It was 149 years ago this week that the bloodiest battle in American history took place. More than 23,000 men were killed, wounded or missing in action in one day, on Sept. 17, 1862, at the Battle of Antietam in Maryland.
The battle was technically a draw. But the leader of the Confederacy’s troops, Robert E. Lee, ordered his forces to retreat from the area, giving President Abraham Lincoln an opportunity to proclaim victory and issue the Emancipation Proclamation on Jan. 1, 1863.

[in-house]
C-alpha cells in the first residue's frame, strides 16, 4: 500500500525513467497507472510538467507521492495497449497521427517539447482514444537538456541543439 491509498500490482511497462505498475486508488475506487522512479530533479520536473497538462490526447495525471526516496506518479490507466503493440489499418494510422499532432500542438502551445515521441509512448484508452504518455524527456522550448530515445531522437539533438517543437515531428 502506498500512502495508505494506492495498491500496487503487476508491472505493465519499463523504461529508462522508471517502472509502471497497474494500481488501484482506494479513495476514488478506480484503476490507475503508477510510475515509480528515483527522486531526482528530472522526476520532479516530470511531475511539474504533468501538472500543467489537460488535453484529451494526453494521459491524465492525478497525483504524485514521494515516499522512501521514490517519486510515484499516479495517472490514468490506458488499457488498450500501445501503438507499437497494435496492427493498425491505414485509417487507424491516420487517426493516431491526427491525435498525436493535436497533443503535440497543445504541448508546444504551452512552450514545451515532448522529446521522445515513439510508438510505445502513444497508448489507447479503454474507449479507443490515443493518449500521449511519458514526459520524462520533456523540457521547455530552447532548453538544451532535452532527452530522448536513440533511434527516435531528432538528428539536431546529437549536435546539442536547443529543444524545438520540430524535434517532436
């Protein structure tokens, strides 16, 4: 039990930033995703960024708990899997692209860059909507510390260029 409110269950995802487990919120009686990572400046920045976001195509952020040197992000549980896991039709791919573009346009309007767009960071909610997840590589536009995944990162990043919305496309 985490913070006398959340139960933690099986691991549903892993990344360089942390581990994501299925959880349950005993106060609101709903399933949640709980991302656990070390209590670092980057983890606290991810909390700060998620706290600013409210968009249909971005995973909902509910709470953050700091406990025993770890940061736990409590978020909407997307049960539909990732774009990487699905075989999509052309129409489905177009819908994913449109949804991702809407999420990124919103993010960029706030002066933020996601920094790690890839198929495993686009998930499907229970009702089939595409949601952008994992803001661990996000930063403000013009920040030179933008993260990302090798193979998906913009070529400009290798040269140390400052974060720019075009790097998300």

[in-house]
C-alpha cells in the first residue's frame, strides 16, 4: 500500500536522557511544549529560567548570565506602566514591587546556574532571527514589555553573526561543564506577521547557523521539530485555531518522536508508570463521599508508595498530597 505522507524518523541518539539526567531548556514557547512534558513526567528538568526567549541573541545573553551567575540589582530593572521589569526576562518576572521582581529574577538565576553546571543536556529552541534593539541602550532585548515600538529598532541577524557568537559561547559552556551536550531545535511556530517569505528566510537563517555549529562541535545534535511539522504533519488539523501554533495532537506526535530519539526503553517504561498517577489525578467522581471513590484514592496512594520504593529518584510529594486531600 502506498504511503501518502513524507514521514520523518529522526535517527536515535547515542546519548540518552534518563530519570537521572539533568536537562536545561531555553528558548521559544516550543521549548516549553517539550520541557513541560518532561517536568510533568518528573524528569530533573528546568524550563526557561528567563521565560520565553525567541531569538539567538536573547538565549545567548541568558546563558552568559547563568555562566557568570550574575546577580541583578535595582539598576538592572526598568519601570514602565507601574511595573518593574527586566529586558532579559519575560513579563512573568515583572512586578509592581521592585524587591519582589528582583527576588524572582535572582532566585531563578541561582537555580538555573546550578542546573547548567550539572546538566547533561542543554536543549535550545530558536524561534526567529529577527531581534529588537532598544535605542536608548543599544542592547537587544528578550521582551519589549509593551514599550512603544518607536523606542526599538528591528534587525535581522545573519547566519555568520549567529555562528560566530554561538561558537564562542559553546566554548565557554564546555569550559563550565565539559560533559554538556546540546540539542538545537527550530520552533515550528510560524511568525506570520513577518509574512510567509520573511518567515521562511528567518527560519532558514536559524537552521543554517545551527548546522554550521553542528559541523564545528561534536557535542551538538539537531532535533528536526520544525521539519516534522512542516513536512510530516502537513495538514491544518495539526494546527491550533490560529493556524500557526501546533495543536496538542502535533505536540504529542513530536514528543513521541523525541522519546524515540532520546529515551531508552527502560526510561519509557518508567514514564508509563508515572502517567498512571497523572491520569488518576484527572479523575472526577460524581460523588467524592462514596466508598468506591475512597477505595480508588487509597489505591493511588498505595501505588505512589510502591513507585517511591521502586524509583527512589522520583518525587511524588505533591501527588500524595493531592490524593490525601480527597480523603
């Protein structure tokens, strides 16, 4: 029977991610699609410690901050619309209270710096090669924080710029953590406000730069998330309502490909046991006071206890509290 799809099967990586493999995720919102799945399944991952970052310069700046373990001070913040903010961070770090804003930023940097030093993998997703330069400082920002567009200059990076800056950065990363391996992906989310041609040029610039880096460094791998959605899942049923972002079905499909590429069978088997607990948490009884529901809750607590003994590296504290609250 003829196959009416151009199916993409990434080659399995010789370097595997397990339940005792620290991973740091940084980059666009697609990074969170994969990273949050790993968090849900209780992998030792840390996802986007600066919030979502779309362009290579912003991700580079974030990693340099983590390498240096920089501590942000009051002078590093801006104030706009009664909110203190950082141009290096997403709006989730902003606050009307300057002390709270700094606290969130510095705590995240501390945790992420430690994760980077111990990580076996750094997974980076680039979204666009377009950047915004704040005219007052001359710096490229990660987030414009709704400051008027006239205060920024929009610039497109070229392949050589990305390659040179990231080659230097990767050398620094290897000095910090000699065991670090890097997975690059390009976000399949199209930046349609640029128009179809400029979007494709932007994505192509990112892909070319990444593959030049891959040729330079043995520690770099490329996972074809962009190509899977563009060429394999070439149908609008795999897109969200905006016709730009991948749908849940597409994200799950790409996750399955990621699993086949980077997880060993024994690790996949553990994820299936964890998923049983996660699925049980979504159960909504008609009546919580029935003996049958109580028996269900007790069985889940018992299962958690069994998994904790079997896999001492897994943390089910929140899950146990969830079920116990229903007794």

Many people today don’t realize that Lincoln’s Proclamation did not grant freedom to any slaves in the North. Instead, it was meant to encourage blacks in the South to rise up against their masters and create a “fifth column” in their regions. This did not happen, and the War Between the States lasted until Lee surrendered on April 9, 1865. The aftereffects are still being felt to this day.